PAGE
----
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A Guide to Changing Your Cartridge

On October 10, 2016

Do you wanna change a cartridge? (Apologies for the Frozen reference but if you can't use it here, when can you?)

We've covered in the past that the lifespan of a stylus is finite and that sooner or later it will wear out and need replacement. If you have a moving magnet type cartridge, you can simply keep the body of the cartridge bolted to the arm and change the stylus assembly. This is quick, pretty simple and takes about five minutes to do.

If you've worn the stylus out, you might take the opportunity to change the whole cartridge rather than the stylus. At this point, things get a little more serious. Changing a cartridge is rather more delicate that changing a stylus and depending on the arm and cartridge combination you are looking to create, the task can vary from 'a bit fiddly' to the sort of process that Dante would have the inmates of a circle of hell performing.

This blog piece does not have all the answers—not least because I discovered during the photography for it that many parts of the process can't really be shot as they happen because it simply isn't possible to do both or even get out of the way of the camera satisfactorily for someone else to shoot it. What it will try and do is cover the basics and lay out some dos and don'ts. Like everything to do with vinyl, the process is as varied as the hardware and your own ability will vary as well. I worked with a guy who could install a cartridge in under five minutes and be so close to the factory alignment, there was no point trying to better it. Sadly, we are not all like him.

What are my options?

Firstly, there are two major types of tonearm and two major types of cartridge and their attributes may influence the type of cartridge you choose to buy. Arms with a detachable headshell are easier to work on in these cases. The entire end of the arm is on a locked plug type fitting and this can be removed and the headshell worked on at pretty much whatever angle takes your fancy. In these cases, it is relatively simple to attach a cartridge with either a threaded body or fastenings.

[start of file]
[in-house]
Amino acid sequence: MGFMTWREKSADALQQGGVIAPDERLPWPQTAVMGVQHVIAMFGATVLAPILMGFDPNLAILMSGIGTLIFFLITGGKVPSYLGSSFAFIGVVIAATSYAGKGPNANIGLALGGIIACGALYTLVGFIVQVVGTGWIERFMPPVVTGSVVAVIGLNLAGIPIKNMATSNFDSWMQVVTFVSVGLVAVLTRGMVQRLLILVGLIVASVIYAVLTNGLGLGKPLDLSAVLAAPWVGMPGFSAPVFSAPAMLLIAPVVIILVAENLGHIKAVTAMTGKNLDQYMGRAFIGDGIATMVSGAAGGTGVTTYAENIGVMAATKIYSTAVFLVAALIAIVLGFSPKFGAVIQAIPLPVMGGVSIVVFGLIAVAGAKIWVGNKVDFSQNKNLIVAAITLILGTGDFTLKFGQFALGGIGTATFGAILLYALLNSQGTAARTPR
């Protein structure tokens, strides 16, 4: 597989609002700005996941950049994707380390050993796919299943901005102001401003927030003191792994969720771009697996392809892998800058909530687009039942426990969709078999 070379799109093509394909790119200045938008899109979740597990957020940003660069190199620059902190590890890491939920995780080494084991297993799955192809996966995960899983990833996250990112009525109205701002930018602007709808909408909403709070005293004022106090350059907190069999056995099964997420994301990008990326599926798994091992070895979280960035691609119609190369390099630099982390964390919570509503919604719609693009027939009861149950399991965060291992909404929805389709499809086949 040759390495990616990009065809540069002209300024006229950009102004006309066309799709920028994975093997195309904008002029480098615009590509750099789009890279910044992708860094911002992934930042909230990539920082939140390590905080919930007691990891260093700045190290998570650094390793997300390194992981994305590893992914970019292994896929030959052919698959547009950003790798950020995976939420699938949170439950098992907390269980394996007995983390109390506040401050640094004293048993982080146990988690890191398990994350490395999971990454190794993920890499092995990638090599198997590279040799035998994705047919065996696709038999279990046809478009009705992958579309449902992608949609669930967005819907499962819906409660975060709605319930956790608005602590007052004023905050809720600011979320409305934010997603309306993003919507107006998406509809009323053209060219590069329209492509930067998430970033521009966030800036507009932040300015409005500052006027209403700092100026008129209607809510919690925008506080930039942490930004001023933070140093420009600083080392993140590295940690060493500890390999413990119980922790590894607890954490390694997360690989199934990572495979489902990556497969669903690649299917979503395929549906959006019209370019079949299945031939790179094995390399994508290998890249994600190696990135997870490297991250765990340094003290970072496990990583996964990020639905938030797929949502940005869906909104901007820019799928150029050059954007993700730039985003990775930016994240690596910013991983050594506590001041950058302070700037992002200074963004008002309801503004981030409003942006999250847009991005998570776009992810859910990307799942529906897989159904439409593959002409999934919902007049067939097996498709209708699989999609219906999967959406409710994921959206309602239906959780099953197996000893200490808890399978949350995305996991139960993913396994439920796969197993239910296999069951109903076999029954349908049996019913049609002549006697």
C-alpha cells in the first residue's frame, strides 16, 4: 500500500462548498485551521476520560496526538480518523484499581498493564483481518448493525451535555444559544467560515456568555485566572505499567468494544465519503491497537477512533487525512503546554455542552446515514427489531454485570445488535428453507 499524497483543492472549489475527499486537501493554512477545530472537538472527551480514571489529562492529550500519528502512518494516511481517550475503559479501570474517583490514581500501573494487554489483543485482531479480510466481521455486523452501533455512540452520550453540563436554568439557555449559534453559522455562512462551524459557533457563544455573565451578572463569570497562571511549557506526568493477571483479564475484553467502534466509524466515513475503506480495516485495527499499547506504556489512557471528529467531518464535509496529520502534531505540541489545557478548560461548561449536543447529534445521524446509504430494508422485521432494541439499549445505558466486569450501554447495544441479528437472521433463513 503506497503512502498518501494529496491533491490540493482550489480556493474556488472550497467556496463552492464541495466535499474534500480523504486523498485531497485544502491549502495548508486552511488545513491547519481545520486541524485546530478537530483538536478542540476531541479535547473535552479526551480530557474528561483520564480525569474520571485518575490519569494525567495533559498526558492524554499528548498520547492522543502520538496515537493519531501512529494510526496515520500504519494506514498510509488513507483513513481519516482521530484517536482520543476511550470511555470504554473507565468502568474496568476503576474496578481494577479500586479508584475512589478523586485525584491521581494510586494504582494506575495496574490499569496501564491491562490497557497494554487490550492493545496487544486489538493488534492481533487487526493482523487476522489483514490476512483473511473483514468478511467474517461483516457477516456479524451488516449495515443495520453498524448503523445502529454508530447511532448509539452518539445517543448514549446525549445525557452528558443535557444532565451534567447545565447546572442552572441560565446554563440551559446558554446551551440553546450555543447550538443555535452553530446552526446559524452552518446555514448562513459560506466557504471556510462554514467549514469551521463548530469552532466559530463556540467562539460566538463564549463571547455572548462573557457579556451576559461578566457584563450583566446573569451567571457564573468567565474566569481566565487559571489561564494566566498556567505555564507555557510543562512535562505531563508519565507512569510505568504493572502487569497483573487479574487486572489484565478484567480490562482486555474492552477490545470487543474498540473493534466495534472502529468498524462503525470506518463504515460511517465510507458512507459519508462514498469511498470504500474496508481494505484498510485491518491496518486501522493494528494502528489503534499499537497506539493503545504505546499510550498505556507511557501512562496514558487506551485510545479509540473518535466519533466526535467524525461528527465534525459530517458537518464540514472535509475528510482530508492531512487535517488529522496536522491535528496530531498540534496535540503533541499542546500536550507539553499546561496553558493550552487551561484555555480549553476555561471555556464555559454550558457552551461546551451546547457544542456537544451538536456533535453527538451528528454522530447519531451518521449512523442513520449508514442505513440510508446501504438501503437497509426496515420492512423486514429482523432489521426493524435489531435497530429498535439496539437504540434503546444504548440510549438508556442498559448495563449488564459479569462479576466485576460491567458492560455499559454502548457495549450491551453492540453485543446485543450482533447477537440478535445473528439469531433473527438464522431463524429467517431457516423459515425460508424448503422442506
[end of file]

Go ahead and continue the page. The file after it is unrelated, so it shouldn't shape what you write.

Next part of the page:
Arms that have a one piece tube are a little different in this regard. You will need to work in situ and this will likely steer you towards cartridges that have a threaded body. What does 'threaded body' mean? Simply that the cartridge body is part of its own fastening. The mounting bolt screws directly into the cartridge and pulls it into place on the arm. With a one piece arm this means that the cartridge is an order of magnitude easier to attach to the arm because you aren't struggling to get a fixing bolt into place while lining everything up. There is a cheat to this which we'll come to in due course.

What do I need?

For a hassle-free swap, you need the following items:

  • A screwdriver or Allen key depending on the bolt that the cartridge manufacturer has chosen to supply it with.

  • A pair of tweezers

  • A stylus force gauge

  • An alignment protractor

  • At least thirty minutes of free time and preferably a little more to be on the safe side.  

As you can see, nothing in the hardware is especially tricky but lacking any of these items does make it rather more fraught.


How do I do it?

Working on the principle that you are first removing the old cartridge, the first thing to do is disconnect the arm leads from the pins on the cartridge. I always recommend using tweezers to do this. Many arms have good strong wires and tags which you can remove by hand but it is good practice—as well as being much easier- to use tweezers to remove them. Always grip the tags themselves in order not to rip the cable out of the tag.